Turning to the technology categories where patent applications are filed provides some indication about the nature of the World’s industry mix and where money is being spent on research and development. Figure 9.6. shows the major categories of technology where patent applications are filed. An important additional piece of information is the rate of growth in terms of patent applications to provide some indication of the activity within each category. Semiconductors, information technology, pharmaceuticals and cosmetics are the largest groups of growth. Surprisingly, biotechnology over the last five years has displayed negative growth from 9,001 applications filed in 2002 down to 6,952 applications filed in 2006. As these figures are based on the accepted international patent classifications, it is possible that biotechnology patents tend to be filed under their potential applications, i.e., pharmaceuticals and cosmetics, etc. Conversely, this could indicate a trend toward maintaining proprietary knowledge within the firms choosing to develop new intellectual property and maintain maximum secrecy about processes from their competitors.
Further, short technology lifecycles in the biotechnology arena due to exponential growth in discoveries may also discourage patent applications.
Growth figures in Figure 9.7. can be misleading in areas of agriculture and food where agricultural food and processing machinery patent applications is stagnant and actually showed a 3% decline in applications between 2005 and 2006. However agriculture applications and food technology is consistently increasing at a rate of 17% per annum, showing the focus of the industry over the last half decade. Within the analytical instruments category, laboratory instruments are showing around 7% growth per annum, but imaging technology in the medical field is showing 15% growth and is becoming the largest area of category development. Within the organic, macromolecular chemistry and polymer category, fine chemicals are showing almost no growth, while polymers are growing at 19% per annum.
Who are the people and organisations filing patents? This varies according to the technology area and country. For example in the area of pharmaceuticals and cosmetics most applicants are the companies involved in the industry. Very few patent applications would come from individual inventors, research institutions or universities. However very generally across all categories and countries large corporations would be responsible for approximately 25% of all applications, followed by medium to large companies making another 30% of all applications. Universities and research institutes would be responsible for 15% of applications, small to medium companies specialising in an industry another 15% of applications and individual inventors filing the balance 15% of patent applications. At this point it is worth mentioning that only a very small percentage of patents filed are actually commercialised and also a large number of patents filed are also allowed to lapse before they are examined and approved by the patents office. Sometimes this is done for a reason, which be discussed later in this chapter.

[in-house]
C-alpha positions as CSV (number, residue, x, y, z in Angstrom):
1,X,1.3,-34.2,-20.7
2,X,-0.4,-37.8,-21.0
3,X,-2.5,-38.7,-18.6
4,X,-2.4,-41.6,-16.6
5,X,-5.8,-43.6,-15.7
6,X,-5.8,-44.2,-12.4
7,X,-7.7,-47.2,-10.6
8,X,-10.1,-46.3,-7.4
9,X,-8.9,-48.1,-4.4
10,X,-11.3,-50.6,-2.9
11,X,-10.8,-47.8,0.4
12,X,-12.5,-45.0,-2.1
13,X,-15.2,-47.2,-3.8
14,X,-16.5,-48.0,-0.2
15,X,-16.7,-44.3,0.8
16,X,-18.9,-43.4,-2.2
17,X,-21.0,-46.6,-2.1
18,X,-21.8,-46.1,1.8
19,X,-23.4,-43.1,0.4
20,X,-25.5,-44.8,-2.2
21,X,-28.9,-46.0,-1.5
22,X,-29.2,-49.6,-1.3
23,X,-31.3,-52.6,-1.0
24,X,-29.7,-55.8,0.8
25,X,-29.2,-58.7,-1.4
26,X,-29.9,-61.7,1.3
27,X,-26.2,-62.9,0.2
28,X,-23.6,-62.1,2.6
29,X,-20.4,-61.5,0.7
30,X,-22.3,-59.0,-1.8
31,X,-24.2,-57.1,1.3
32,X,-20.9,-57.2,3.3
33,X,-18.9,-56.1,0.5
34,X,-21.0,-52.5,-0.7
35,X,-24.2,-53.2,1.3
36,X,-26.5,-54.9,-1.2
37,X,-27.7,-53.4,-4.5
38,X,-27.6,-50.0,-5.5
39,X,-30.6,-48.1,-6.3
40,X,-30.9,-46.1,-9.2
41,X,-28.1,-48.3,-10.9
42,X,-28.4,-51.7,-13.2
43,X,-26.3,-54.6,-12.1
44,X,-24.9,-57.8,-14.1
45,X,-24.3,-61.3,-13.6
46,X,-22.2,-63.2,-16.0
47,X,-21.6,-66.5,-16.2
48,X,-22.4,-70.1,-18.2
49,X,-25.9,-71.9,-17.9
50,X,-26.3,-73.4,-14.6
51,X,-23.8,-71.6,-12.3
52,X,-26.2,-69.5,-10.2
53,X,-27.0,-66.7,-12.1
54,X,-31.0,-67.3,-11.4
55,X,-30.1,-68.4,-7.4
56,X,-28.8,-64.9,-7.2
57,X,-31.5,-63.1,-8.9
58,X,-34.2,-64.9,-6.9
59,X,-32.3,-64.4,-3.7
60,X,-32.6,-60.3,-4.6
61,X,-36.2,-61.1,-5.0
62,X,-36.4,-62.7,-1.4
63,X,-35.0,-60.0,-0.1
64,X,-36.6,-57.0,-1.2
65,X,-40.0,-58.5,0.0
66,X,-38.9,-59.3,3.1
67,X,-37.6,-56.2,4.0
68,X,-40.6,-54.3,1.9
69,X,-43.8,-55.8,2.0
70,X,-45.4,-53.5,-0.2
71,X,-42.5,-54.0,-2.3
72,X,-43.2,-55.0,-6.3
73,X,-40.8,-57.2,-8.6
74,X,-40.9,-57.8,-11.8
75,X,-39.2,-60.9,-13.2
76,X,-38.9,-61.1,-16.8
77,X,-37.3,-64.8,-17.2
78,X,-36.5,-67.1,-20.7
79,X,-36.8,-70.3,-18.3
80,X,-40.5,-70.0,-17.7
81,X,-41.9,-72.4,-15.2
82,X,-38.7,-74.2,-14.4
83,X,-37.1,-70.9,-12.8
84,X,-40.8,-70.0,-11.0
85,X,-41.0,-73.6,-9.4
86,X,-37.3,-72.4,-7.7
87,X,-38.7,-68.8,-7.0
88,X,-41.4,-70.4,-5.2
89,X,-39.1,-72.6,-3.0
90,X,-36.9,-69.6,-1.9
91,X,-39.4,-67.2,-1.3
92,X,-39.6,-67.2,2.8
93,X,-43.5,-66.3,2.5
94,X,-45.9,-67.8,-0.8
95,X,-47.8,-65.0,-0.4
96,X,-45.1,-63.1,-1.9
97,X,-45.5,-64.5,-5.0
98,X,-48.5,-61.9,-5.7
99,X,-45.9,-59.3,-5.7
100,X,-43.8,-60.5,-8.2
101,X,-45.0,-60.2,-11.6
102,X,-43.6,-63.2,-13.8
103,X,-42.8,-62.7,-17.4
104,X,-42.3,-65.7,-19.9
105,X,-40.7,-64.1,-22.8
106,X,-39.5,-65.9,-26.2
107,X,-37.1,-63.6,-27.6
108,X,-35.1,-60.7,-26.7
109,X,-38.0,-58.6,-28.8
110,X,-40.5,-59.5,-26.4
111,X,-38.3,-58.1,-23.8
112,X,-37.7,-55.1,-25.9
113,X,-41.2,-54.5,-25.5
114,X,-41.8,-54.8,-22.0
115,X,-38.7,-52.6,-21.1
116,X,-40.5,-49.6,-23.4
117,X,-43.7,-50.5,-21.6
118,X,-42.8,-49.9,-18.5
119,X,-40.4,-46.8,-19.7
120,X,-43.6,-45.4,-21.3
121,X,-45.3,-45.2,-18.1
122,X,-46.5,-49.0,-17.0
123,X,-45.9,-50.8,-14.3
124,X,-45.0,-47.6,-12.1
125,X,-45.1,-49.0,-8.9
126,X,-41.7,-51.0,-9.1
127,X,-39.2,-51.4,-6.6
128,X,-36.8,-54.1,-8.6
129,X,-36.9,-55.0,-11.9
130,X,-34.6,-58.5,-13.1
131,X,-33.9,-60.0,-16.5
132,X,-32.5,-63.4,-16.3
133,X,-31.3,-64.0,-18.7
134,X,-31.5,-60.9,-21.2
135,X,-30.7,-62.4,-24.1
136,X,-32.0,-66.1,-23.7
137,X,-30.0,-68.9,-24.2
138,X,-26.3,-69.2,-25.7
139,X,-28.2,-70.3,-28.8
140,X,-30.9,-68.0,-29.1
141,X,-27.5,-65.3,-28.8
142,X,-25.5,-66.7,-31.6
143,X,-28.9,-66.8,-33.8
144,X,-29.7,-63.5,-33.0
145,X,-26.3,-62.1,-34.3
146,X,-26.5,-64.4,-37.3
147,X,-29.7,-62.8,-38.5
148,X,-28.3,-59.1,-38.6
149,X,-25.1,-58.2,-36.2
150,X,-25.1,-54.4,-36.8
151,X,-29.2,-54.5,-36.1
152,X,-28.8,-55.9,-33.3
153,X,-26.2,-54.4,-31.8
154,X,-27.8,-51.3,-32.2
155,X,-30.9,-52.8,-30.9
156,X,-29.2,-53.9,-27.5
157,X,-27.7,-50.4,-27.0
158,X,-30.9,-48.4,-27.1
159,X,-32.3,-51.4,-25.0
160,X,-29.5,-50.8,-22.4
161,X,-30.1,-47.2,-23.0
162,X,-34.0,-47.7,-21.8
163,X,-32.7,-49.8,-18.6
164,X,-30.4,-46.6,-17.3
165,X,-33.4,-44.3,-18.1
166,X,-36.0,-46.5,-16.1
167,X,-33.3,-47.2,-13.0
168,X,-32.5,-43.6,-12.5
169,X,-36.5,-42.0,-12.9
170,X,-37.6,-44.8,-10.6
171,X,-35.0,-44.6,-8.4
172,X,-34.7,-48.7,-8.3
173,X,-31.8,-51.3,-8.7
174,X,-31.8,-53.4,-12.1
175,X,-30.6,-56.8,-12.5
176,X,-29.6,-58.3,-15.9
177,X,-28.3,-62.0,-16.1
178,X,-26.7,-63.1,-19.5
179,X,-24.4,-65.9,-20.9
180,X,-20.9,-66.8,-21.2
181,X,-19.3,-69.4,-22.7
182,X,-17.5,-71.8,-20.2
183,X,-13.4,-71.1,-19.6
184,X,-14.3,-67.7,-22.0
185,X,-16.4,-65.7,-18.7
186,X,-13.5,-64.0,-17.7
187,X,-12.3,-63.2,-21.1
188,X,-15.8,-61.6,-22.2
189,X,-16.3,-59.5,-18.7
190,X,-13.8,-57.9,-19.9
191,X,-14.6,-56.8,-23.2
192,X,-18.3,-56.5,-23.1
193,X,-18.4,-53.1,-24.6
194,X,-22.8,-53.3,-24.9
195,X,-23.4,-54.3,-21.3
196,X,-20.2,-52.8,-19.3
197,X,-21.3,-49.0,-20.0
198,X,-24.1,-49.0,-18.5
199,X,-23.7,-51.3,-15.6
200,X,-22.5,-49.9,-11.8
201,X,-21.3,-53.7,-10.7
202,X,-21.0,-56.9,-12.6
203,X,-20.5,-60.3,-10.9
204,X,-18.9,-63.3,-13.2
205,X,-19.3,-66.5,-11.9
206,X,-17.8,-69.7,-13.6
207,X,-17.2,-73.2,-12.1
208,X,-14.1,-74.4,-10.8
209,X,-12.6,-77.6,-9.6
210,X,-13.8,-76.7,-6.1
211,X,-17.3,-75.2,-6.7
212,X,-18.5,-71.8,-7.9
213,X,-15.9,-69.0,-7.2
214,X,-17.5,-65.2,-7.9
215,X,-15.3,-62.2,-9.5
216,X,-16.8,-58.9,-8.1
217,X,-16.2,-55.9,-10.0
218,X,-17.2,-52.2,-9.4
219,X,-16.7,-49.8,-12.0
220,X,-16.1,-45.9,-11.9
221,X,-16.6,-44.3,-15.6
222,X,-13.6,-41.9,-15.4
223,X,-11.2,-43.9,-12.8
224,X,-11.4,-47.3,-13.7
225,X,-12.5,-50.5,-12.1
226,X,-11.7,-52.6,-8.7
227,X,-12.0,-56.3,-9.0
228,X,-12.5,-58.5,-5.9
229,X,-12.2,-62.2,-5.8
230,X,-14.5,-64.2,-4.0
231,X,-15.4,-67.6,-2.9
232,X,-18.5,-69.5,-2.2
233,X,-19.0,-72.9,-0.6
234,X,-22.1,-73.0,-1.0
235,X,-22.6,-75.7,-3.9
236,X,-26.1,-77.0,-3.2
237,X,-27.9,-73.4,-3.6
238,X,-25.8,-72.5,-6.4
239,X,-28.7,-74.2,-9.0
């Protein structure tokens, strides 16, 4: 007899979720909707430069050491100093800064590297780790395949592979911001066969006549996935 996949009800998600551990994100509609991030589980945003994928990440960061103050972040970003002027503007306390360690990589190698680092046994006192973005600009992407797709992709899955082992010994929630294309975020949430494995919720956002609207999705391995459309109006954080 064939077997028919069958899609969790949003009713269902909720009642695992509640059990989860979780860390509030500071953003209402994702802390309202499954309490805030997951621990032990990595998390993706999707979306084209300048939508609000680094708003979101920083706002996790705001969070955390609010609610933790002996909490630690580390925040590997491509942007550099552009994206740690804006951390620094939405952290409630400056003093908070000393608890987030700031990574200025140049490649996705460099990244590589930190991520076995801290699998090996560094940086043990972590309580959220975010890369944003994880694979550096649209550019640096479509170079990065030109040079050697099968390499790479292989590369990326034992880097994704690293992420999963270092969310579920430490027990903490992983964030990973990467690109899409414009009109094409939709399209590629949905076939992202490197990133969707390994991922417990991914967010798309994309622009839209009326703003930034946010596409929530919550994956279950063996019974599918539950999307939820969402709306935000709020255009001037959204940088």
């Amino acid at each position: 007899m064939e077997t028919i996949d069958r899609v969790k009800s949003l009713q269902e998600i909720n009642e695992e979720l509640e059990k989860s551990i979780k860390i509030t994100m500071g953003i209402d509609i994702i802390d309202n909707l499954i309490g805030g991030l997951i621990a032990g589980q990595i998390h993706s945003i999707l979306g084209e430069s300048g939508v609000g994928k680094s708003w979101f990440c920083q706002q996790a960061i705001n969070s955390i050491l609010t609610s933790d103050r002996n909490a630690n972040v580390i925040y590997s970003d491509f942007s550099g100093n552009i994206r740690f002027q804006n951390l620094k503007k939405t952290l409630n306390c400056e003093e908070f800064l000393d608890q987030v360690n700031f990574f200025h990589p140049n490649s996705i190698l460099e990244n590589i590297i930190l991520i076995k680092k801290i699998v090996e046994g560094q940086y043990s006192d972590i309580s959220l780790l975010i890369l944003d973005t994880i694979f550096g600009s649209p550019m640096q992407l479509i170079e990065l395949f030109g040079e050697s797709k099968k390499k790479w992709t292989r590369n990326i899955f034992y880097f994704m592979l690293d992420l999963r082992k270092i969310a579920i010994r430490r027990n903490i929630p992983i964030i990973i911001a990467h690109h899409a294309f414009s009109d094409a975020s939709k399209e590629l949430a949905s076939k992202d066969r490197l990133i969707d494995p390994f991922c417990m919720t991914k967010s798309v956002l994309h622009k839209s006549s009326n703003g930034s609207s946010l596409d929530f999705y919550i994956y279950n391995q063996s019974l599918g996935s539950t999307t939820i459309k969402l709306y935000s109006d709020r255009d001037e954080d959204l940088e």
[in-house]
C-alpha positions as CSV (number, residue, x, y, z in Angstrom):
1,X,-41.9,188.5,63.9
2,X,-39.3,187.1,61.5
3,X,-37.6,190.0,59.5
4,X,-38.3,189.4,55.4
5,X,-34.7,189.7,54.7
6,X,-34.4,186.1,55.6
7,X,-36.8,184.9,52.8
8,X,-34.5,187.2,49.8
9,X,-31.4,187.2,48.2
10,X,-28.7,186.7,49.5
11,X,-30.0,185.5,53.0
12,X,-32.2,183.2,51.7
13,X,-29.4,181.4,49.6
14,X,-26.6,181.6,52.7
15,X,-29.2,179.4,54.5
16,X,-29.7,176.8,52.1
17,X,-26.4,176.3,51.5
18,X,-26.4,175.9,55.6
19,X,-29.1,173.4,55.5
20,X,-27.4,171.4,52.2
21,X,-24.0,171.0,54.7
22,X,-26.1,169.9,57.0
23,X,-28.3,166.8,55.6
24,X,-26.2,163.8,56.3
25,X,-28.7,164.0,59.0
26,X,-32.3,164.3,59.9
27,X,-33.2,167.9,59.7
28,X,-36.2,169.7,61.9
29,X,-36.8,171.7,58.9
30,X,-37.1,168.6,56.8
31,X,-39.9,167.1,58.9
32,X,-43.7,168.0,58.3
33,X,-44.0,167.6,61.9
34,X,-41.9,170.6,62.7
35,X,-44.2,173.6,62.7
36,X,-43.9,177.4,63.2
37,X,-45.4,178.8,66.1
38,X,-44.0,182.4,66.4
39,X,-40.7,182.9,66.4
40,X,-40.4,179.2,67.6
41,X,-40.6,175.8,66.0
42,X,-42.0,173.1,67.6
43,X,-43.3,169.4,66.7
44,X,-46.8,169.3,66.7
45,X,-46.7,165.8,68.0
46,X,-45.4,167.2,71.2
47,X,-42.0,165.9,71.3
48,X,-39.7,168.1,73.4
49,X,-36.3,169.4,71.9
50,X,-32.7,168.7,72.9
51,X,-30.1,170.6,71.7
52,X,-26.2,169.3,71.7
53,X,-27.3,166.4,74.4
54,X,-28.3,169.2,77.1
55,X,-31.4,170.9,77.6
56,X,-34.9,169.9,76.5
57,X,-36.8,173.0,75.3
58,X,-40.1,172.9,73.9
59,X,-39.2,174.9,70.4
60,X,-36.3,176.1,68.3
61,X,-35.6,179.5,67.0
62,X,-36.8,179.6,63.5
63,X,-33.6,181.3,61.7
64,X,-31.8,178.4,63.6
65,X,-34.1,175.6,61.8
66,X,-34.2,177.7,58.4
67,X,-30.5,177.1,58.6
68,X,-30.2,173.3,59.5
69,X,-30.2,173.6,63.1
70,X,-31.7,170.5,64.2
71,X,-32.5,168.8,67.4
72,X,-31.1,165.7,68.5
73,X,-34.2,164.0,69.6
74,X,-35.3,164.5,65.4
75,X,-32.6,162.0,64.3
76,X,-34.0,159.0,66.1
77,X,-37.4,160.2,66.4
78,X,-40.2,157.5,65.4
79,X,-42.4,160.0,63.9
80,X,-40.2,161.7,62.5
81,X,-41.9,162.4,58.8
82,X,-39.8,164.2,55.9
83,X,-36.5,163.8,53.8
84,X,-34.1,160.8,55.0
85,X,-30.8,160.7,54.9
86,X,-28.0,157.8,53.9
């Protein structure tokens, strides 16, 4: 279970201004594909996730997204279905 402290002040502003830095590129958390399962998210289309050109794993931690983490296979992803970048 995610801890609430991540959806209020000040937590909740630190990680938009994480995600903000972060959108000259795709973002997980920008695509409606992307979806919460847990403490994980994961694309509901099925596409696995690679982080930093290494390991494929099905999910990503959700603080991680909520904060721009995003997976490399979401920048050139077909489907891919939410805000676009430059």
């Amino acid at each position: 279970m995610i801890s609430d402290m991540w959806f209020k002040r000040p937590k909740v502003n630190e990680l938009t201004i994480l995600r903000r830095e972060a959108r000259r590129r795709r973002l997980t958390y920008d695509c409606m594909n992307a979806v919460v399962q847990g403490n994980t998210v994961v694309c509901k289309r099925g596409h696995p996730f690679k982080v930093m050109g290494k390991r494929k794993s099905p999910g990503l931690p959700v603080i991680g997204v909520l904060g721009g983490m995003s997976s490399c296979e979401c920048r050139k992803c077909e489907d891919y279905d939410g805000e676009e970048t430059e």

Before moving on into a more detailed discussion of intellectual property strategy it is worth summarising the trends the statistics shown are indicating;
· The aggregate growth in patent filings has generally been in line with world economic growth however some technology sectors like semiconductors, information technology and pharmaceuticals are showing much higher than world economic growth. This indicates that some emerging industries are taking on much more importance in the world economy than before and most of them are technologically relatively new fields of research and development and it will be sometime before they become mature industries.
· There is growing internationalisation of patent filing in jurisdictions outside applicant resident countries especially through the Patent Cooperation Treaty (PCT) system indicating that patent applicants view the potential for their inventions on a multi-market or global basis, rather than their own domestic markets. This indicates a much more global orientation towards markets and business in the last few decades is being taken.
· There is a rapid growth in patent applications from the East Asian region which indicates the emergence and growing importance of the region in global business and innovation.
· Some countries perform better per-capita and per amount of R&D funds spent than other countries indicating that different countries have developed different levels of innovation and research efficiency, and
· Finally, intellectual property is an important part of corporate strategy.
A number of other issues regarding intellectual property are also putting great influence upon business strategy. Today, market leadership within an industry can be short lived if a company does not continue to invest in new technology. The Disktronics factory in Melbourne Australia during the 1980s was the only factory in the Southern Hemisphere that could produce compact discs. The company had a USD 10 Million investment in the technology only to find within a few years that compact discs reproduction technology could be undertaken with equipment at a fraction of the cost with personal computers having the same ability to burn disks by the 1990’s. Likewise, the telegram industry has almost faded out around the world with the advent of a number of alternative communication technologies. The continued emergence of new technology is one of the primary drivers of new opportunity where exploitation leads to the creation of new markets and even new industries. This infers the need by business to spend large resources on research and development to convert new technology advances into new products.